MRI of the Human Brain

MRI and Human BrainsFuhua Chen

Analysis of tissue volumes in human brains, and its relation to some diseases based on magnetic-resonance-imaging (MRI) image processing

It has been widely recognized that by tracing and analyzing the change of the volumes of different tissues in human brains, some brain-related diseases can be found earlier so that some measure can be taken to stop the disease at its early stage. For example, it’s found that Alzheimer, a kind of intelligence disease for senior people, is currently very hard to cure. In many cases, doctors can only stop or slow the development of the disease. Now more and more doctors believe that Alzheimer has something to do with the shrink of some tissues (also called matters) in human brains. Therefore, by comparing the change of the volumes of different matters in a human brain, potential Alzheimer can be found at its very early stage, and so can be stopped or cured easily.

Since it is impossible for doctors to dissect human brains to estimate the volumes of different tissues, a feasible way is to use advanced brain imaging techniques to obtain brain images, with which the volumes of different matters can be estimated using image processing methods. The key step to estimate tissues’ volumes with images is image segmentation, i.e., partitioning an image into several different areas based on the voxel/pixel’s feature such that voxels/pixels with same or similar features are classified to a same class or area. Currently, magnetic-resonance-imaging (MRI) is an economic way with less injury to human health comparing with other imaging techniques such as computed tomography (CT), ultrasound imaging (UI) and positron emission tomography (PET). However, there are two shortcomings of MRI which prevent from obtaining precise segmentation. One is partial volume, which has been extensively studied in recent decade; another is so-called central-gray-matter (also called deep-gray-matter) which intensities (features) are very close to white matter making hard to distinguish between white matter and central-gray-matter. Therefore, an efficient segmentation method is essential to obtain precise estimation of volumes of different matters.  The main goal of this project is to develop advanced models and/or algorithms to efficiently segment MRI brain images.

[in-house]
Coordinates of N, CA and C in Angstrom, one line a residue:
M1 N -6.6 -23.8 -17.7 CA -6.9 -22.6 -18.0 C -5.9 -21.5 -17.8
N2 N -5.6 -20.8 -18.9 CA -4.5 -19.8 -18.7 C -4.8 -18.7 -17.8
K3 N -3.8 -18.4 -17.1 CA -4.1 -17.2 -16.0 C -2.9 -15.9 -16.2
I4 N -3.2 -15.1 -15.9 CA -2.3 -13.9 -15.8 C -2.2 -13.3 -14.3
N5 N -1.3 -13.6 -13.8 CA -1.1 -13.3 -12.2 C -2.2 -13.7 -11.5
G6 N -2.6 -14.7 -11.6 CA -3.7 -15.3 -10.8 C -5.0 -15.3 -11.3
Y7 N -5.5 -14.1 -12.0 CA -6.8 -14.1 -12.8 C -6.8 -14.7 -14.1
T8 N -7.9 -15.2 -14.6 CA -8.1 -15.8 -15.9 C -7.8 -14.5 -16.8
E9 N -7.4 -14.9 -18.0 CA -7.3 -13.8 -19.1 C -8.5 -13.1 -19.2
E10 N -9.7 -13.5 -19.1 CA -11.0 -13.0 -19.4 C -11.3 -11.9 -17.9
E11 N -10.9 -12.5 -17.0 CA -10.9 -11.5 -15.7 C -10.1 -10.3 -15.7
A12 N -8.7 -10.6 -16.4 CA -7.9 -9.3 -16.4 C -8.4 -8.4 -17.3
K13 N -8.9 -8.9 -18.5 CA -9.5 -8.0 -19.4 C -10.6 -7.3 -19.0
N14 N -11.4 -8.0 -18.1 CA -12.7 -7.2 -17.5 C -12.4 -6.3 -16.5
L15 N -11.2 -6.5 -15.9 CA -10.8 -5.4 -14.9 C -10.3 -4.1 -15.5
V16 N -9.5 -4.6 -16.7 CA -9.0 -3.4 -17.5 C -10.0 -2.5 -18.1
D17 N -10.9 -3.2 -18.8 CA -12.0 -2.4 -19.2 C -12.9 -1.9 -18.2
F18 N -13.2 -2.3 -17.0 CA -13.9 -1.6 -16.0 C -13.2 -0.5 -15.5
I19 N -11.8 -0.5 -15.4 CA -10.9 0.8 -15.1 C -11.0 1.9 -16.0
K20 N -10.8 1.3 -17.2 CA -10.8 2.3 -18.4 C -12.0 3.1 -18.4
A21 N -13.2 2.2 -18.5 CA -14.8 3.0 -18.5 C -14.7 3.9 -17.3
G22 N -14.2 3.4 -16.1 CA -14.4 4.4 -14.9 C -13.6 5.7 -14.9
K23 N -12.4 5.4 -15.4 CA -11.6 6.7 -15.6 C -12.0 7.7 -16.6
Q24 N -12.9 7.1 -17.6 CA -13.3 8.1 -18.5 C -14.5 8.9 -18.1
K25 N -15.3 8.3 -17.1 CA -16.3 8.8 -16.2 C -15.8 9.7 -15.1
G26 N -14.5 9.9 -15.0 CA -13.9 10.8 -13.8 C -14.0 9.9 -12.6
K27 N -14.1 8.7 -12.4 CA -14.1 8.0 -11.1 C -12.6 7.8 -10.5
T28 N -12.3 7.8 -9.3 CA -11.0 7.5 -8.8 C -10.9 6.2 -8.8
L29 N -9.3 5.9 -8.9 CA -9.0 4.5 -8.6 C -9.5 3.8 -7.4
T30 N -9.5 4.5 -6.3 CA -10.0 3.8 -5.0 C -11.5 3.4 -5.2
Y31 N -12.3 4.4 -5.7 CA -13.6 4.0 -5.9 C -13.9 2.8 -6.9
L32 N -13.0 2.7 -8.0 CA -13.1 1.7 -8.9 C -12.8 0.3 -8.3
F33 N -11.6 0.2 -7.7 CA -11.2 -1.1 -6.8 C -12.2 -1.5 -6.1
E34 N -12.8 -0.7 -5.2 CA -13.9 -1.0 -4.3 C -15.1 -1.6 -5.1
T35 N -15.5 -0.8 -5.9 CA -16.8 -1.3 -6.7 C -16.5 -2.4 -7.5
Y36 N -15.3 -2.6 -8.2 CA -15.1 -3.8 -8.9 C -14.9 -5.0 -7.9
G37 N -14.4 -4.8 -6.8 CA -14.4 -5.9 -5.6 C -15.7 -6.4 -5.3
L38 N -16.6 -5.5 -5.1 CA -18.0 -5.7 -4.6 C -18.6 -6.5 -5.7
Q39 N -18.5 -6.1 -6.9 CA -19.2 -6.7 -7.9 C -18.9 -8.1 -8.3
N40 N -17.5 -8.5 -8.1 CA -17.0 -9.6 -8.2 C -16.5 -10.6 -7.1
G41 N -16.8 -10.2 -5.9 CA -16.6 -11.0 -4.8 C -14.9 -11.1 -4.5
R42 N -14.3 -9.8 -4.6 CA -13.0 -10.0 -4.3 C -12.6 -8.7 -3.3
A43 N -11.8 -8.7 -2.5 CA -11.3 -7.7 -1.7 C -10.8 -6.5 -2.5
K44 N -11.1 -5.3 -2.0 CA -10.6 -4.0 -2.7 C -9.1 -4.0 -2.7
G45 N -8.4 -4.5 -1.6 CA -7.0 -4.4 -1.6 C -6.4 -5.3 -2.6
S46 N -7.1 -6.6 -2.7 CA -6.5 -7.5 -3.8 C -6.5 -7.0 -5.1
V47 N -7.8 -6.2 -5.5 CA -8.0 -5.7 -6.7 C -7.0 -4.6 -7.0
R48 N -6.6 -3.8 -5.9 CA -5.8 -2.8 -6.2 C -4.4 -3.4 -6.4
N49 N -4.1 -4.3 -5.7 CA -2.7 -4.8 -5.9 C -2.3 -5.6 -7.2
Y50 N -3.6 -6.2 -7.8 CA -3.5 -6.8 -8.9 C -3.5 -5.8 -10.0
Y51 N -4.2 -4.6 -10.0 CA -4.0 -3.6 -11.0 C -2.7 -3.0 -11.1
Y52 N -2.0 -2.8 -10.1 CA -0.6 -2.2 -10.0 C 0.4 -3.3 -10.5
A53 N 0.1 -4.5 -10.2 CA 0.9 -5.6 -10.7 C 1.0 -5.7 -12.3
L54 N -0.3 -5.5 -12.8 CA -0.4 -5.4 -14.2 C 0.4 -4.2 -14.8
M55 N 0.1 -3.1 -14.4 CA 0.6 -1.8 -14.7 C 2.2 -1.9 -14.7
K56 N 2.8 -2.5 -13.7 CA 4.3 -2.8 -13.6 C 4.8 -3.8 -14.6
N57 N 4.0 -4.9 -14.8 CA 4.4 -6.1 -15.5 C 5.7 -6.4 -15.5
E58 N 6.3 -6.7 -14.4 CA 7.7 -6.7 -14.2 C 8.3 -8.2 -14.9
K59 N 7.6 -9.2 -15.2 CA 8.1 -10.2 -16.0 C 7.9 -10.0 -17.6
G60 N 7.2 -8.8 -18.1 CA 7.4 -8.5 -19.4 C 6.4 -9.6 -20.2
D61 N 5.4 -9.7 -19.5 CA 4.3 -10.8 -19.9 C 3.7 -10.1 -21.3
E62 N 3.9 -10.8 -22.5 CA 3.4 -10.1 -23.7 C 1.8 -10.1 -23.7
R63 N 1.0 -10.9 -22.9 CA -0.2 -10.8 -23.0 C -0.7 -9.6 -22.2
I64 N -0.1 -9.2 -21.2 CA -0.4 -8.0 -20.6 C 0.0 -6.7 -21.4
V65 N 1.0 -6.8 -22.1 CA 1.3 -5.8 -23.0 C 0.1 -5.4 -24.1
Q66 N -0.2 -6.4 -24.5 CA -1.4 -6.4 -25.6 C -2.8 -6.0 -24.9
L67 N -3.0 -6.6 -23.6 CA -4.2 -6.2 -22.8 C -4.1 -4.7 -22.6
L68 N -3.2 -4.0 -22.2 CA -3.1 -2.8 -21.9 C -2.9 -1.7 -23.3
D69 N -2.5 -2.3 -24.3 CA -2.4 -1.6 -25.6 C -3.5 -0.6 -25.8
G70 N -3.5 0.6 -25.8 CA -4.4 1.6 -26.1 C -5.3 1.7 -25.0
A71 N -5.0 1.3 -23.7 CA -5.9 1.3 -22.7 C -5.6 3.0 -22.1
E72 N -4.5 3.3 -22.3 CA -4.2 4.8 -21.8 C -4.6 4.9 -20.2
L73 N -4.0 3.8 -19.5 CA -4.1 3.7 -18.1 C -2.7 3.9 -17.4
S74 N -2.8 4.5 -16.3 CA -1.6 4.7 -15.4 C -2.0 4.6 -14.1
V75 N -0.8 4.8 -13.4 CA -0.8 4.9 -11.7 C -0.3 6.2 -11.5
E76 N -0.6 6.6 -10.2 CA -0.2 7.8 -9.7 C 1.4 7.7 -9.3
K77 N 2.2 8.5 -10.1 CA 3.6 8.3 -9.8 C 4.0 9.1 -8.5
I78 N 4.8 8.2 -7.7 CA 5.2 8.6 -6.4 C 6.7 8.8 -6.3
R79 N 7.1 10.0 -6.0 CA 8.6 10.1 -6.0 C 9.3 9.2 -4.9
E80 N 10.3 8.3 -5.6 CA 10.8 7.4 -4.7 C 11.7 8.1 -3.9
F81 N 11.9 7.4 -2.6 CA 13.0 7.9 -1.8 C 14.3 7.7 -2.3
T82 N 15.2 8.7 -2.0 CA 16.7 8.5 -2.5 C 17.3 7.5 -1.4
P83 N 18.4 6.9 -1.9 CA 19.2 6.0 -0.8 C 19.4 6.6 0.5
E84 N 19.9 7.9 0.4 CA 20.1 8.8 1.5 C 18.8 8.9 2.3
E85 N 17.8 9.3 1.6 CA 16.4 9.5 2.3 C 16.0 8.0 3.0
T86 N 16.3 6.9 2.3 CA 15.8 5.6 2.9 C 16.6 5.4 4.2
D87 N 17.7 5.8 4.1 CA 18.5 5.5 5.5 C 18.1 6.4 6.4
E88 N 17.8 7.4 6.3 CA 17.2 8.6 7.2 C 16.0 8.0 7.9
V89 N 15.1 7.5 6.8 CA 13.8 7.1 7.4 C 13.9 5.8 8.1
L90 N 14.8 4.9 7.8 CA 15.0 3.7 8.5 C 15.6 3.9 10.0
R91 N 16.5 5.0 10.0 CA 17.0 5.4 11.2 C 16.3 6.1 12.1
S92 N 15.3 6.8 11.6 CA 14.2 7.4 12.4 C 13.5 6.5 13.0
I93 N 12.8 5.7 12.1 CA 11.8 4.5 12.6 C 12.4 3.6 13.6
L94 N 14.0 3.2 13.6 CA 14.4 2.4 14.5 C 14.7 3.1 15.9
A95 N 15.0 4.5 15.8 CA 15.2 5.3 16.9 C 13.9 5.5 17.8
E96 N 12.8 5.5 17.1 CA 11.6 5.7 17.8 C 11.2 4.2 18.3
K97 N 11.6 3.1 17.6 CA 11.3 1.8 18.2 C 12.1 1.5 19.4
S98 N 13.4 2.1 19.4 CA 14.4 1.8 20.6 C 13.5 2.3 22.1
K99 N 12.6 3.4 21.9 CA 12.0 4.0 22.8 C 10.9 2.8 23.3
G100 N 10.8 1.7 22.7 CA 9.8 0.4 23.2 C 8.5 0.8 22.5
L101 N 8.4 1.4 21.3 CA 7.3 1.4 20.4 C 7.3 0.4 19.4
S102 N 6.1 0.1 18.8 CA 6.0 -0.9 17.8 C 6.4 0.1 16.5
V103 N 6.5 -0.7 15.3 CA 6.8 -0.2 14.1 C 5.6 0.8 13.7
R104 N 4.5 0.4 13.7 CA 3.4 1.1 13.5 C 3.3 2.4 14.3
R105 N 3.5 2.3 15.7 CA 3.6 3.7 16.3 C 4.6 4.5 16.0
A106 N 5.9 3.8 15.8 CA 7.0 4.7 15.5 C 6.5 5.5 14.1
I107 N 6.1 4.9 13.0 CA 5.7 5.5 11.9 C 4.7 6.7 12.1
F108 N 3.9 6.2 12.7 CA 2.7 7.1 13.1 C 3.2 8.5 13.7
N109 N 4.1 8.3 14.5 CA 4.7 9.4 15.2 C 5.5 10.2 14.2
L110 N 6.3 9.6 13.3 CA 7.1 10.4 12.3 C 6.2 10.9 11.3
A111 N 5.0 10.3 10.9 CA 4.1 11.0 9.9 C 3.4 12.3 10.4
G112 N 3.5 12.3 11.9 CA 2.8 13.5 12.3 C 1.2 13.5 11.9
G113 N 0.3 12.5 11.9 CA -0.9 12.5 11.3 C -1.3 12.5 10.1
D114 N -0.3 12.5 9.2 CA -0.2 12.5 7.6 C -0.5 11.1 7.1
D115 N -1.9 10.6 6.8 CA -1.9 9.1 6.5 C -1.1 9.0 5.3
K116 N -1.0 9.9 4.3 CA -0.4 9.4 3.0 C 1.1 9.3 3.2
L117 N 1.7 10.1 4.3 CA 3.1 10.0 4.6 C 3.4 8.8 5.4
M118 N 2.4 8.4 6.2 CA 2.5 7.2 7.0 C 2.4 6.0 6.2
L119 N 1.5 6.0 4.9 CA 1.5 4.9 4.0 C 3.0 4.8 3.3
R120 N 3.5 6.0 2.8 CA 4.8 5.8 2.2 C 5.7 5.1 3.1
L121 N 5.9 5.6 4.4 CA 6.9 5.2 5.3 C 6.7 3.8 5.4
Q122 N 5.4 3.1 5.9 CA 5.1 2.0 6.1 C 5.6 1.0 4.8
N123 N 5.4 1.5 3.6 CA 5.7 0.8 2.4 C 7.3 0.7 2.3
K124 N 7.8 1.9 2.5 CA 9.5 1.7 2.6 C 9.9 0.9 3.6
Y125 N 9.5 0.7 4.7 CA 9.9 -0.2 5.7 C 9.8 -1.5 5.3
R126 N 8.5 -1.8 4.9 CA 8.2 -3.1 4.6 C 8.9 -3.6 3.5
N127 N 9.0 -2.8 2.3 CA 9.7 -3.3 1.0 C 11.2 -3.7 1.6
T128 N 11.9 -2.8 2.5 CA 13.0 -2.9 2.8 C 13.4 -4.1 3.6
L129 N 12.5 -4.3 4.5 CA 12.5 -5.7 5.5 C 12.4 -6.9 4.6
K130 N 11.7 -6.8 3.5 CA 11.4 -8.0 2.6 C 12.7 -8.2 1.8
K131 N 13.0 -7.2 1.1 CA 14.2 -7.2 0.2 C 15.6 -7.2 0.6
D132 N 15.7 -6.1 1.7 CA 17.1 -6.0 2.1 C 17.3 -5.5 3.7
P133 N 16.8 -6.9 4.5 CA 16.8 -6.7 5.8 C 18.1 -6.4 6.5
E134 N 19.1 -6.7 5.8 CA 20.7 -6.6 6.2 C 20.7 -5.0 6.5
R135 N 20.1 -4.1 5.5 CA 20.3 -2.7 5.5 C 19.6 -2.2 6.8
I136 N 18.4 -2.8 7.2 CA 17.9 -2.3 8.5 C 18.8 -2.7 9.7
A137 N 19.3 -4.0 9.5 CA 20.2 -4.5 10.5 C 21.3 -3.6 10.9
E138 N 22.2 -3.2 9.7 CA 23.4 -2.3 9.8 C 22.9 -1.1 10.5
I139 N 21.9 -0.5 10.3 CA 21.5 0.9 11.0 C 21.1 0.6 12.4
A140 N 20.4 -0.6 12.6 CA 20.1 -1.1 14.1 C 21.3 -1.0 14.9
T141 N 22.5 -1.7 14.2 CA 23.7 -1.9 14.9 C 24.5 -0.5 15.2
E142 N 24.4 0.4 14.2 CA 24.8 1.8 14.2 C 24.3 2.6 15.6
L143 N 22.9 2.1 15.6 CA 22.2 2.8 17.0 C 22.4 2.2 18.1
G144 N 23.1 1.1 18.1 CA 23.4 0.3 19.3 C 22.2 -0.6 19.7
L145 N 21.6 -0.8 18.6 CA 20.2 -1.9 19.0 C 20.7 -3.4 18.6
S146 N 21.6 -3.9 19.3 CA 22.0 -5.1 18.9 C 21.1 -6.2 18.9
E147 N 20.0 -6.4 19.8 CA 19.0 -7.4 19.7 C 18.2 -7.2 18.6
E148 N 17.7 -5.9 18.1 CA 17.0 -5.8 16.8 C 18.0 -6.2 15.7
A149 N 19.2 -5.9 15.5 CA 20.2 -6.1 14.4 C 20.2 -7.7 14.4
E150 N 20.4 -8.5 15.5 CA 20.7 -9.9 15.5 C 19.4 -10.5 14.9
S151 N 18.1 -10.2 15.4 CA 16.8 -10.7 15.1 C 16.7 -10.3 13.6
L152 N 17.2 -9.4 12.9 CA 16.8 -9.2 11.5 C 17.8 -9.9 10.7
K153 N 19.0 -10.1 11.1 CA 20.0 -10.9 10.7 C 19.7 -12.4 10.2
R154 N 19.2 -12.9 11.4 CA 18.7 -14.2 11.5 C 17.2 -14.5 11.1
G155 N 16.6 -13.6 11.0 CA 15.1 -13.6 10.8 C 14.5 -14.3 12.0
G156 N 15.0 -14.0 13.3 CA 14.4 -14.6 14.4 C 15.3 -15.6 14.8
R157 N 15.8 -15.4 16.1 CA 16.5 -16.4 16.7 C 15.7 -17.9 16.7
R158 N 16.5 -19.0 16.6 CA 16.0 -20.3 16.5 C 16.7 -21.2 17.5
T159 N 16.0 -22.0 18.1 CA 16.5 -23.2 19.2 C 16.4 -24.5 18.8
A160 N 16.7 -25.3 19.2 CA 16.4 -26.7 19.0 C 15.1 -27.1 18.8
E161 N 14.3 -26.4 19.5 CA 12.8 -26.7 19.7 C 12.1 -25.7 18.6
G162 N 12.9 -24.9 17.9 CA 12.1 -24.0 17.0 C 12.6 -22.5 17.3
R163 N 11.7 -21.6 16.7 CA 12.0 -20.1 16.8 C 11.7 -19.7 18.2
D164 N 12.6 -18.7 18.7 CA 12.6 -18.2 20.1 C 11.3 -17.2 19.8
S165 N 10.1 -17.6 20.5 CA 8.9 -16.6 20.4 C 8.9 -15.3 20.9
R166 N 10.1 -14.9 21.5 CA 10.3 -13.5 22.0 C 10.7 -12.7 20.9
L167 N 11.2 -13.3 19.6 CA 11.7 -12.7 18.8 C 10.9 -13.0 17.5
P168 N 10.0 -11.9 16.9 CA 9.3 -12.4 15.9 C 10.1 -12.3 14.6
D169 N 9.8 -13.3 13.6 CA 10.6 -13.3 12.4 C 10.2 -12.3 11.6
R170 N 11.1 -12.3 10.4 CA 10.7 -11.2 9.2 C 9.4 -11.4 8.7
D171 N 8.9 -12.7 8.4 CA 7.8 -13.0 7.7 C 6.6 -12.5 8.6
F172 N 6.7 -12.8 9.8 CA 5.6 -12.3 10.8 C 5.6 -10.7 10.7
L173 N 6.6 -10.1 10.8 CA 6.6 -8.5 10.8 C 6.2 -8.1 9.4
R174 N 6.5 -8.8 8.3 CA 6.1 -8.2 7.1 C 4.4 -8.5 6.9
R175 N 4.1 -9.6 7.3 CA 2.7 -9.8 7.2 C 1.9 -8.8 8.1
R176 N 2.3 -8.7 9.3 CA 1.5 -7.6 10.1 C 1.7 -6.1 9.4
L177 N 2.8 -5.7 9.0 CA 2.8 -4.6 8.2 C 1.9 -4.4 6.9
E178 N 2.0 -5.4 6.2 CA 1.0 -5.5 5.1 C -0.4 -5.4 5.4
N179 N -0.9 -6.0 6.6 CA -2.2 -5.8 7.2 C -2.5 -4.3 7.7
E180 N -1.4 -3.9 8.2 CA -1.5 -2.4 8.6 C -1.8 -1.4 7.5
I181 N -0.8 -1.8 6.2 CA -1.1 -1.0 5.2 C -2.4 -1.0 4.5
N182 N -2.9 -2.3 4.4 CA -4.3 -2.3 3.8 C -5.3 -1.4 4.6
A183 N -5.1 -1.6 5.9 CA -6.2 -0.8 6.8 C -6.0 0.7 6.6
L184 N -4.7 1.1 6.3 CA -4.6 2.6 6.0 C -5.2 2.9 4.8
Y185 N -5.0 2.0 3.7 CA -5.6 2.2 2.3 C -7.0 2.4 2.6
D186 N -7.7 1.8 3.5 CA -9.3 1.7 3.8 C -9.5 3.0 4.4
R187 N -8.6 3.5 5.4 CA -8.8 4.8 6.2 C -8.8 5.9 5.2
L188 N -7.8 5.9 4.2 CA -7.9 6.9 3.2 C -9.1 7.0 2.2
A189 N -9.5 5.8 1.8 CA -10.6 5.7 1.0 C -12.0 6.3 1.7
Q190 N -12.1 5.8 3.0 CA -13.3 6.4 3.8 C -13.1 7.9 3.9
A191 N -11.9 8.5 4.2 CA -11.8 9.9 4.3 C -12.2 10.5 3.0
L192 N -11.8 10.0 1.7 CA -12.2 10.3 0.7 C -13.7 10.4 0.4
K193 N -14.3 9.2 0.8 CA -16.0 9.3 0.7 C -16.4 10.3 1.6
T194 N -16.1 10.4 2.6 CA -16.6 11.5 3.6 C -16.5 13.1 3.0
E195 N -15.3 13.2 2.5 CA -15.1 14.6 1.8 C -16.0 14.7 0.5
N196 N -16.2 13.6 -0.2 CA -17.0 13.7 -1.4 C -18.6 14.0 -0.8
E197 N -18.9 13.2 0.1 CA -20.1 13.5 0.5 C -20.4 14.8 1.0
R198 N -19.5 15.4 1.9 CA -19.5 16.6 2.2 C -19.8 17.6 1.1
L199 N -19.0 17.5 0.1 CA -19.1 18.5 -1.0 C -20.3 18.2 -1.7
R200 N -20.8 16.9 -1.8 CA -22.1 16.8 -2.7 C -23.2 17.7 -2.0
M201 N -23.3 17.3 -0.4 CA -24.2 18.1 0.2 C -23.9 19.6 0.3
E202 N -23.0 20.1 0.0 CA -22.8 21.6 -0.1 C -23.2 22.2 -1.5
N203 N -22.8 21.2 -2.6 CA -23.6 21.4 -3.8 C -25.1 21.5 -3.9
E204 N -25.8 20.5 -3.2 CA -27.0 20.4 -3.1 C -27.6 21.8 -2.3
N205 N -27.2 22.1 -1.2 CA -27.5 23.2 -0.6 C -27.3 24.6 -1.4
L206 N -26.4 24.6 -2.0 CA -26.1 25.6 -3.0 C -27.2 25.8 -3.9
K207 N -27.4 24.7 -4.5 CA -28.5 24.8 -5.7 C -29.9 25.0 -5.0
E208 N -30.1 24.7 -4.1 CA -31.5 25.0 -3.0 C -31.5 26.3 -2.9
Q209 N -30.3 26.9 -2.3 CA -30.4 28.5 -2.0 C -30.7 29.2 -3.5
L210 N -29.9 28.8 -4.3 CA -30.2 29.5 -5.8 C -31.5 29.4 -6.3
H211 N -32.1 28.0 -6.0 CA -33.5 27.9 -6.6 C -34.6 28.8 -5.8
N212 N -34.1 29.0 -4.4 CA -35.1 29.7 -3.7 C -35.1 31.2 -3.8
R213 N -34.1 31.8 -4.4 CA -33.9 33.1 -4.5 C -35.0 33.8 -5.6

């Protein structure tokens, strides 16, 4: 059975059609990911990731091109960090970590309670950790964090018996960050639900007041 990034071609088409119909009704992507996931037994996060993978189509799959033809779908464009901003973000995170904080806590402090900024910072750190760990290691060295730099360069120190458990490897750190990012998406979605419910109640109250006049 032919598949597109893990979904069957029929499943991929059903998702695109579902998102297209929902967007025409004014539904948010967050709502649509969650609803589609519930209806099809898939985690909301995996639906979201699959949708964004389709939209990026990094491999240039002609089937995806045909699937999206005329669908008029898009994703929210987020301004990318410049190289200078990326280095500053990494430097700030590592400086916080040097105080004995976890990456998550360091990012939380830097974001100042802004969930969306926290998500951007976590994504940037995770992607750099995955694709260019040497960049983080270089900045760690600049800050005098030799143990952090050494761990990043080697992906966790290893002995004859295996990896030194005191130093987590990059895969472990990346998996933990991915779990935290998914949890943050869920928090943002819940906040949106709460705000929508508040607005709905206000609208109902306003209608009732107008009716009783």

A three-dimensional MRI brain image usually contains 240 slices (1mm thick) of two-dimensional images. Figure 1 shows what the white matter is and what the gray matter is.

 

Figure 1

Figure 1

 

With a set of two-dimensional images, the first step is to remove the skull from the images, then to remove the cerebellum because only cerebrum is needed to calculate. These two steps are shown in Figure 2 from left to right. The right picture contains two different pieces of the MRI brain images. The middle ones are the images with the skull removed, and the right ones are the images with both skull and cerebellum removed.

Figure 2

Figure 2

After the pure cerebrum is obtained, an advanced model or algorithm can be applied to those images. Different matters can then be separated, called segmentation. Figure 3 is an example of such a result, where bounded by white contours is the white matter, bounded by the green contour is the gray matter, and bounded by the red contour is the cerebrospinal fluid (CSF).

 

Figure 3

Figure 3

 

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